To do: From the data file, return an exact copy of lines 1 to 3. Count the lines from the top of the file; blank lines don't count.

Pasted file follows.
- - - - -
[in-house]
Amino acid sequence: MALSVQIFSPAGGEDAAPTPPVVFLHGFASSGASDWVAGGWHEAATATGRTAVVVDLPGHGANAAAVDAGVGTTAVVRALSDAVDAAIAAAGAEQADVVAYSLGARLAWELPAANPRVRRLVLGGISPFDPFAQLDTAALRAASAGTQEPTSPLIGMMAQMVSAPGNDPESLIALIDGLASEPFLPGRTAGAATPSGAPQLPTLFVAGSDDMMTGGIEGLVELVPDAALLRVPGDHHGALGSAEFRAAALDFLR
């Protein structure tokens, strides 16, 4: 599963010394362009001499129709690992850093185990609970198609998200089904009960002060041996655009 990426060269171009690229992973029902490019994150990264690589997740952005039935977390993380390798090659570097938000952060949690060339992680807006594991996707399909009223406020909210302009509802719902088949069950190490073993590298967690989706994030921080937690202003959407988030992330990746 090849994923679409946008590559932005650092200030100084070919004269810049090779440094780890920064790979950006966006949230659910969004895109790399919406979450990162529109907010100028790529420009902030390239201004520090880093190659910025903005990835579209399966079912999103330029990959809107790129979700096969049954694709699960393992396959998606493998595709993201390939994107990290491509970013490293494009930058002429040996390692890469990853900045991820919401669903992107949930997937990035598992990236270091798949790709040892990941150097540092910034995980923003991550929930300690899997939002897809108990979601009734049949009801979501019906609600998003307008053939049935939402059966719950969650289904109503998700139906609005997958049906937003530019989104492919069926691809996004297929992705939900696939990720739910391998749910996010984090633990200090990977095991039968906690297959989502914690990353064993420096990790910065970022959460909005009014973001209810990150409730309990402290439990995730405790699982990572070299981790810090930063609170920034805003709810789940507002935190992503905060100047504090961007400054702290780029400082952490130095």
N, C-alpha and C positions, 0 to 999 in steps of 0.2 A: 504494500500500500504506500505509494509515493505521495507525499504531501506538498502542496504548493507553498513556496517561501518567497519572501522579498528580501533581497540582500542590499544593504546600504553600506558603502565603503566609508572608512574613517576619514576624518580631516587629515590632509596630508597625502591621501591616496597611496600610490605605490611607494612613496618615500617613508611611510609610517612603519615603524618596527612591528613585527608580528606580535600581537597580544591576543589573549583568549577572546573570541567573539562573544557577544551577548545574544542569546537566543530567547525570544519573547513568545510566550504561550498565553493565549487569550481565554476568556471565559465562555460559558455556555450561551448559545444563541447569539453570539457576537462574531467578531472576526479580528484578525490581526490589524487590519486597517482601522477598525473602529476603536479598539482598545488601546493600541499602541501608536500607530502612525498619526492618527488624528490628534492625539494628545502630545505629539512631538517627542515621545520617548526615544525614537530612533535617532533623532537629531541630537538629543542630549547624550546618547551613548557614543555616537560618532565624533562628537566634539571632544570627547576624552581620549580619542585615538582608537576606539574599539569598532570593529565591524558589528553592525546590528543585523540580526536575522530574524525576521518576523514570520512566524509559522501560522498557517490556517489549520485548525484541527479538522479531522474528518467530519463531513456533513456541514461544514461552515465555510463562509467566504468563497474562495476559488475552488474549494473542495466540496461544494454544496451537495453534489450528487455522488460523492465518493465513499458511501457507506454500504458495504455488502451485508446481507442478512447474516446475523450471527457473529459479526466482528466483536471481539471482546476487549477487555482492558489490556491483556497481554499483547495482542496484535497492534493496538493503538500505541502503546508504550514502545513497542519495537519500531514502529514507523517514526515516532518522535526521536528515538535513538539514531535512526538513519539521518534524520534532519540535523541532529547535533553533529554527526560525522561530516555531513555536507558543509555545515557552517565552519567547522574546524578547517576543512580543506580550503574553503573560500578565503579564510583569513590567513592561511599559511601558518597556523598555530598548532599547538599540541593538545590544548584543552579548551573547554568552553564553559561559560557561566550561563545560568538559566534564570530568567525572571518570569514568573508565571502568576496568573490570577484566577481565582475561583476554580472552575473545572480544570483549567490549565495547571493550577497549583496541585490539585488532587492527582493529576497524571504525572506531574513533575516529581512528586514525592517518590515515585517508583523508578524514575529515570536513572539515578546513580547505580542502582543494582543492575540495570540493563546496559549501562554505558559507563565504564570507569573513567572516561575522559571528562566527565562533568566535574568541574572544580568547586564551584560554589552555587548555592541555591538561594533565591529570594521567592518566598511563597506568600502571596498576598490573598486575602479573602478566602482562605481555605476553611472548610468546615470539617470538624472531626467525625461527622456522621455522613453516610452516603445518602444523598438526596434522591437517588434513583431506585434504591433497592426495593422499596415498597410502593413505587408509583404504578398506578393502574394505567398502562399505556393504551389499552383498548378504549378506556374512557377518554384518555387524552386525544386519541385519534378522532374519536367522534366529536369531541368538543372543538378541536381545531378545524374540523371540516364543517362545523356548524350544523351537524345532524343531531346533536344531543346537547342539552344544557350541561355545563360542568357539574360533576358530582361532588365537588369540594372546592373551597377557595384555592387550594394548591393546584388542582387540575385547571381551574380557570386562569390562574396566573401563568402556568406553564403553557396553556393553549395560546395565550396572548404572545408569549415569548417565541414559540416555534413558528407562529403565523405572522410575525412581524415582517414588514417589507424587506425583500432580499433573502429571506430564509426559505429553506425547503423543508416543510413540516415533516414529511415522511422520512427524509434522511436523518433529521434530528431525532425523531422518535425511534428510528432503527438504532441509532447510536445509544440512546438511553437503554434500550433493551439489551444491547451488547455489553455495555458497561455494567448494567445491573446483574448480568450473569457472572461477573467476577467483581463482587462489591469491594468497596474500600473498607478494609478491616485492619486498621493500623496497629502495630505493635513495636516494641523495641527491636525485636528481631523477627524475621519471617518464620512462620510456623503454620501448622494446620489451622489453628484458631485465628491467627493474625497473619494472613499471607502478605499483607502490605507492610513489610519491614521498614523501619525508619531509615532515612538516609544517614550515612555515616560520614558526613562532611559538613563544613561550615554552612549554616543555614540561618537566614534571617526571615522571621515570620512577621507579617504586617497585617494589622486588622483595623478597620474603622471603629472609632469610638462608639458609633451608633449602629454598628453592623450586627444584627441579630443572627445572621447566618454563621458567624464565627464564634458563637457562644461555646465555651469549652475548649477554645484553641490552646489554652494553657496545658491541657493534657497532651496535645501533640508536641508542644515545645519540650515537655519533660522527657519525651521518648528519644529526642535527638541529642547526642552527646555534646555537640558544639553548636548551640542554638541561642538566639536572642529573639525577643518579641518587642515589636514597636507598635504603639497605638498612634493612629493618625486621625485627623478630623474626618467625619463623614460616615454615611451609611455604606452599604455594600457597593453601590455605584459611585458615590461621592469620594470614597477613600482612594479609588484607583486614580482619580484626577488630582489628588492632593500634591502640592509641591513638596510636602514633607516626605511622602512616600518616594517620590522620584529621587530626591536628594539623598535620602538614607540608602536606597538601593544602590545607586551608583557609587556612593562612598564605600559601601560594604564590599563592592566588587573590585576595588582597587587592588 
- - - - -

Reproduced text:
[in-house]
Amino acid sequence: MALSVQIFSPAGGEDAAPTPPVVFLHGFASSGASDWVAGGWHEAATATGRTAVVVDLPGHGANAAAVDAGVGTTAVVRALSDAVDAAIAAAGAEQADVVAYSLGARLAWELPAANPRVRRLVLGGISPFDPFAQLDTAALRAASAGTQEPTSPLIGMMAQMVSAPGNDPESLIALIDGLASEPFLPGRTAGAATPSGAPQLPTLFVAGSDDMMTGGIEGLVELVPDAALLRVPGDHHGALGSAEFRAAALDFLR
């Protein structure tokens, strides 16, 4: 599963010394362009001499129709690992850093185990609970198609998200089904009960002060041996655009 990426060269171009690229992973029902490019994150990264690589997740952005039935977390993380390798090659570097938000952060949690060339992680807006594991996707399909009223406020909210302009509802719902088949069950190490073993590298967690989706994030921080937690202003959407988030992330990746 090849994923679409946008590559932005650092200030100084070919004269810049090779440094780890920064790979950006966006949230659910969004895109790399919406979450990162529109907010100028790529420009902030390239201004520090880093190659910025903005990835579209399966079912999103330029990959809107790129979700096969049954694709699960393992396959998606493998595709993201390939994107990290491509970013490293494009930058002429040996390692890469990853900045991820919401669903992107949930997937990035598992990236270091798949790709040892990941150097540092910034995980923003991550929930300690899997939002897809108990979601009734049949009801979501019906609600998003307008053939049935939402059966719950969650289904109503998700139906609005997958049906937003530019989104492919069926691809996004297929992705939900696939990720739910391998749910996010984090633990200090990977095991039968906690297959989502914690990353064993420096990790910065970022959460909005009014973001209810990150409730309990402290439990995730405790699982990572070299981790810090930063609170920034805003709810789940507002935190992503905060100047504090961007400054702290780029400082952490130095």